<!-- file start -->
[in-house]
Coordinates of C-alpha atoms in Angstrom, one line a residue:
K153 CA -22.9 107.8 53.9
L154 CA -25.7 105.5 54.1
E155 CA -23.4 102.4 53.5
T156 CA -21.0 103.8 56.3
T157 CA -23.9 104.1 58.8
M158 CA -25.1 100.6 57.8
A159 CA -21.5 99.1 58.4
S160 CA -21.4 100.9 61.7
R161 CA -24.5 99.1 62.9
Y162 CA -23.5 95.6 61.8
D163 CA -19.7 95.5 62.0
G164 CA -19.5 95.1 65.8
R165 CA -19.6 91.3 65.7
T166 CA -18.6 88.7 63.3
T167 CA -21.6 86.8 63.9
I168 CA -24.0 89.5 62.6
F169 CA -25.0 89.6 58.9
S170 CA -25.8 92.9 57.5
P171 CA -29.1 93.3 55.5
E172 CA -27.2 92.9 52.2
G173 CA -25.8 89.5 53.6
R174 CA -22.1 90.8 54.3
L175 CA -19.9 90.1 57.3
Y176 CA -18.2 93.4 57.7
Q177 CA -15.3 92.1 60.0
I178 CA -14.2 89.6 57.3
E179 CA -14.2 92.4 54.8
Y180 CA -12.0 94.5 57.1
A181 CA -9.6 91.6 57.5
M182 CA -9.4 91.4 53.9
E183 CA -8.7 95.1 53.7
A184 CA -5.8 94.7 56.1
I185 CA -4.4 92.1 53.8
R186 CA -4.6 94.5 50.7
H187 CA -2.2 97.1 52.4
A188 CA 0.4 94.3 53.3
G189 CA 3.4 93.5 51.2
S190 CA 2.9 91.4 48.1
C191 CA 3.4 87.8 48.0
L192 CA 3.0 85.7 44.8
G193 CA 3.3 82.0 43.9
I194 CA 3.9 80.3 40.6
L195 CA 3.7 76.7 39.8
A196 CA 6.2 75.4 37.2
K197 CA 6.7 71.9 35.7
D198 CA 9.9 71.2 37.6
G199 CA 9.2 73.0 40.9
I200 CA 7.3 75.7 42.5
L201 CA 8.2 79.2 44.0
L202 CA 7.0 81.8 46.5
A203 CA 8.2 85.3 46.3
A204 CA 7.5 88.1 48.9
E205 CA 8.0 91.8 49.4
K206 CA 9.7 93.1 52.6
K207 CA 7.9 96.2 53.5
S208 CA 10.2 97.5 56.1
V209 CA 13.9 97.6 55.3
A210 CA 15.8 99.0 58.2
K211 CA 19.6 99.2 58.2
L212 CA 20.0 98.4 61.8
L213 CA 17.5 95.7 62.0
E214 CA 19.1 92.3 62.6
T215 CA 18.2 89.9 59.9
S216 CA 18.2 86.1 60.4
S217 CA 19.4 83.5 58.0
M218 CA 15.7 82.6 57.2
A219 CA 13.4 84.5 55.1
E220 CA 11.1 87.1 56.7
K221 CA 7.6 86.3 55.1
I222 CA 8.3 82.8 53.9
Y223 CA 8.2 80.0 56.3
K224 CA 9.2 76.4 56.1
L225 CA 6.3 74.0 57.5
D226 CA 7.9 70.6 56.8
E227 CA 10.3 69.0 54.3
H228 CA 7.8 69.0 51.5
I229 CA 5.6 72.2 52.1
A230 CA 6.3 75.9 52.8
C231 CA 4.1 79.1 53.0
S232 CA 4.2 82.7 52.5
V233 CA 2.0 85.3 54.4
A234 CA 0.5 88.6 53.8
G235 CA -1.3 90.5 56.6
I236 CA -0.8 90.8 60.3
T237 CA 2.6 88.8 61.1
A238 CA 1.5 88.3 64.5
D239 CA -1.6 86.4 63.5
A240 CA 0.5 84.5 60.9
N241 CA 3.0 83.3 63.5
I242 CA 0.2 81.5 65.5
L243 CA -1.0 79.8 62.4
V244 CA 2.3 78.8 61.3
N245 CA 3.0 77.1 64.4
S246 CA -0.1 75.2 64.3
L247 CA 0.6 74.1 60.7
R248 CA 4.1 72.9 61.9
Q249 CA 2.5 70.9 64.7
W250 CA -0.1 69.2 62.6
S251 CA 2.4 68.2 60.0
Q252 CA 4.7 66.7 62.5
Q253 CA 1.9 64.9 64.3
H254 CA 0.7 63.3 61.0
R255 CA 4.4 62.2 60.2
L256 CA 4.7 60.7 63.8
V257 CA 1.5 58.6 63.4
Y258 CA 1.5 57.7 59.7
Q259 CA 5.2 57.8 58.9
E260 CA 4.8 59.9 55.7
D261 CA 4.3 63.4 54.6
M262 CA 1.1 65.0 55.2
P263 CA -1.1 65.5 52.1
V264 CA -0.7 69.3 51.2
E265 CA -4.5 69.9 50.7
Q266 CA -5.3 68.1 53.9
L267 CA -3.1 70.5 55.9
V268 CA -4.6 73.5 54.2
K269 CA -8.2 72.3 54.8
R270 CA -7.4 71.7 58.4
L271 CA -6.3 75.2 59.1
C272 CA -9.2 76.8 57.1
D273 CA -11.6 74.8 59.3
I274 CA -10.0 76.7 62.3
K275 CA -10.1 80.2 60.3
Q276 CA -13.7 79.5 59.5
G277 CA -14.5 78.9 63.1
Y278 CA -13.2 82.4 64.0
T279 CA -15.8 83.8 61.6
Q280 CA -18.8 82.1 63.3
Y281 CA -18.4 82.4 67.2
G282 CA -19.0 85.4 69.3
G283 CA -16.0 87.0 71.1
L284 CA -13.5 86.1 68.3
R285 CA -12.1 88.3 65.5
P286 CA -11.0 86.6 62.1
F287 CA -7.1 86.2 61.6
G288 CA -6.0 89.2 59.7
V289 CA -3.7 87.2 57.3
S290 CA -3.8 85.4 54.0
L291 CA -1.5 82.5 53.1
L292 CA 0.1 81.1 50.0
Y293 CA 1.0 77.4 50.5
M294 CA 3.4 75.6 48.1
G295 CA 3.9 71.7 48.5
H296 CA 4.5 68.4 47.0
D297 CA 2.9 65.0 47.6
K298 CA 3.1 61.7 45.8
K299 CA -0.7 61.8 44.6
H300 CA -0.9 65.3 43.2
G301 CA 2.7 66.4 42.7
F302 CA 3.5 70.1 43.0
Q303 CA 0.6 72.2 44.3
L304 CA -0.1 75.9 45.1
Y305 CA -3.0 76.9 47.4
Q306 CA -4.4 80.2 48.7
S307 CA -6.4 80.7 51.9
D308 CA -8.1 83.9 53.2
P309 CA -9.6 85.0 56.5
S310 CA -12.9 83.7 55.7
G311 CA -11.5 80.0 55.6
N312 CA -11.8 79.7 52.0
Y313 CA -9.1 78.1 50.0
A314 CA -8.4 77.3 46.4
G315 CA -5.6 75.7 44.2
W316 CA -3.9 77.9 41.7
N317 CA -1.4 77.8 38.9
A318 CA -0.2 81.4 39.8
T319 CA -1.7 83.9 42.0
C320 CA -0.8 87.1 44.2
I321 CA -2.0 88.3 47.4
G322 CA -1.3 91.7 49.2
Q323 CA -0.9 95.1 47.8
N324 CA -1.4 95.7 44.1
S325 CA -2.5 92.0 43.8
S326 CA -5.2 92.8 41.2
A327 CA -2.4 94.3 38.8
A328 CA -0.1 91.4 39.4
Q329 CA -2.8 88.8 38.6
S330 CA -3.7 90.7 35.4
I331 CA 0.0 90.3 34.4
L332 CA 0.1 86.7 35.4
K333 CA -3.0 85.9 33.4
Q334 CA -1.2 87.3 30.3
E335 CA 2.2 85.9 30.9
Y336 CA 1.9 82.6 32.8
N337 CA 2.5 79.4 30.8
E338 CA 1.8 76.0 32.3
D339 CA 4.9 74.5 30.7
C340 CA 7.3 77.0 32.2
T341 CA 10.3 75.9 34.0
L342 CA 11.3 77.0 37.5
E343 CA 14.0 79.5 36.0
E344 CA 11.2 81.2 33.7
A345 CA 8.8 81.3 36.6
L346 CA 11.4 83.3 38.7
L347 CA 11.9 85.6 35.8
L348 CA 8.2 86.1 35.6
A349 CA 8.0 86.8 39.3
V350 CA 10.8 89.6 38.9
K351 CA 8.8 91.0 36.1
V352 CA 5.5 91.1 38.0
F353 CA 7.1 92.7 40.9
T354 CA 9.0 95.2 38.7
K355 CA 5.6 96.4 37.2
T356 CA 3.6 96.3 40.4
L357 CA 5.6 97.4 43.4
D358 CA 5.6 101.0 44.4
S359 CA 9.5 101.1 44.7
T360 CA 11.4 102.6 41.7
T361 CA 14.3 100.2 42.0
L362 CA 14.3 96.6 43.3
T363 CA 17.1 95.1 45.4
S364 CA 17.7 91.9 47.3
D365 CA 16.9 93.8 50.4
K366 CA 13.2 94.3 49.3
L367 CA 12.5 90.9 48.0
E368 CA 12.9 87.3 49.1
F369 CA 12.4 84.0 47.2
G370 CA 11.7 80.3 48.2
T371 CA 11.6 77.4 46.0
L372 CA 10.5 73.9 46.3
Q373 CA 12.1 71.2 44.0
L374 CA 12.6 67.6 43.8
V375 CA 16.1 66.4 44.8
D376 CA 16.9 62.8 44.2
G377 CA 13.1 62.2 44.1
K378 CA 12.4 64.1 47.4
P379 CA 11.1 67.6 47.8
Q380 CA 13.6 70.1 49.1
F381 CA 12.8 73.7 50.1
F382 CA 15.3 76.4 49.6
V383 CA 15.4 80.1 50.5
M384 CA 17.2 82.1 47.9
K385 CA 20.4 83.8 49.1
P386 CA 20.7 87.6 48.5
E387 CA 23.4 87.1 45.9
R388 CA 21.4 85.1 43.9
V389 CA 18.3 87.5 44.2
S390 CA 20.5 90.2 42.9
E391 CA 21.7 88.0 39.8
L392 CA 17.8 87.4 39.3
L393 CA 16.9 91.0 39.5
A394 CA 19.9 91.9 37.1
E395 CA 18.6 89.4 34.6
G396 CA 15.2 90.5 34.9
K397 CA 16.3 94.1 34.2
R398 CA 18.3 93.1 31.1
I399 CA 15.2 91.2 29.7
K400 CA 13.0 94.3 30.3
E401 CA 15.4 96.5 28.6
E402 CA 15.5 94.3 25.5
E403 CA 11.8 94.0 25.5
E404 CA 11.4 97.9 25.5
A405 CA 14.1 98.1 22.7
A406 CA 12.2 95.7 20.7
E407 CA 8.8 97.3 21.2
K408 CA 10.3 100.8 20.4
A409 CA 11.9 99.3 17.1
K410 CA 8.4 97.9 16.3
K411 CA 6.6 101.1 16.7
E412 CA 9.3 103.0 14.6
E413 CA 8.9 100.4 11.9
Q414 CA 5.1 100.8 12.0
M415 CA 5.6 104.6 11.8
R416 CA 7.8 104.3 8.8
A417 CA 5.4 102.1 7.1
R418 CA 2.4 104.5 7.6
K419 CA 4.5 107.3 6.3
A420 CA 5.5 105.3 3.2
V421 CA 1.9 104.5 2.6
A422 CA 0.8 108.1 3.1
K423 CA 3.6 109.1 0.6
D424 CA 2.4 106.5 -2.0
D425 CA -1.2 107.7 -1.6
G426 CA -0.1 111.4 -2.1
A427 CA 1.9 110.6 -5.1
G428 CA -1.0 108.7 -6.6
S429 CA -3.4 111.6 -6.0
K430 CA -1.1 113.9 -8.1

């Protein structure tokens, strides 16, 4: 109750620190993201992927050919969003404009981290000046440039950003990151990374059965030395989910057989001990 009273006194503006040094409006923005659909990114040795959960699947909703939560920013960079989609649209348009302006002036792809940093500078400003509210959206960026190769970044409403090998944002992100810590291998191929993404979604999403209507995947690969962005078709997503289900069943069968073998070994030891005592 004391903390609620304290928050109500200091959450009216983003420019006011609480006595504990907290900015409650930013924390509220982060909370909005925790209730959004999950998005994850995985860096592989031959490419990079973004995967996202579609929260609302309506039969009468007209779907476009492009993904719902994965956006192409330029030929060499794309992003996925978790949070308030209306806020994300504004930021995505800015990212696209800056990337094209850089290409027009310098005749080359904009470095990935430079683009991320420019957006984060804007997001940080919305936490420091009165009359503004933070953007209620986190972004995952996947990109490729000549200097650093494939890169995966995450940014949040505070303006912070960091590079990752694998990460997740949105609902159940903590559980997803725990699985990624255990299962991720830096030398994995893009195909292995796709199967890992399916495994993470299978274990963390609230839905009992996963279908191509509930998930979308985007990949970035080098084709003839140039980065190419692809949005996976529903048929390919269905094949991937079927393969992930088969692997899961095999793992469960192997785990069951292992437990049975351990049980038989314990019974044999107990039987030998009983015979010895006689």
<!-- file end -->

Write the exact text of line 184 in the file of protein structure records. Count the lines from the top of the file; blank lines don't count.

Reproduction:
Q334 CA -1.2 87.3 30.3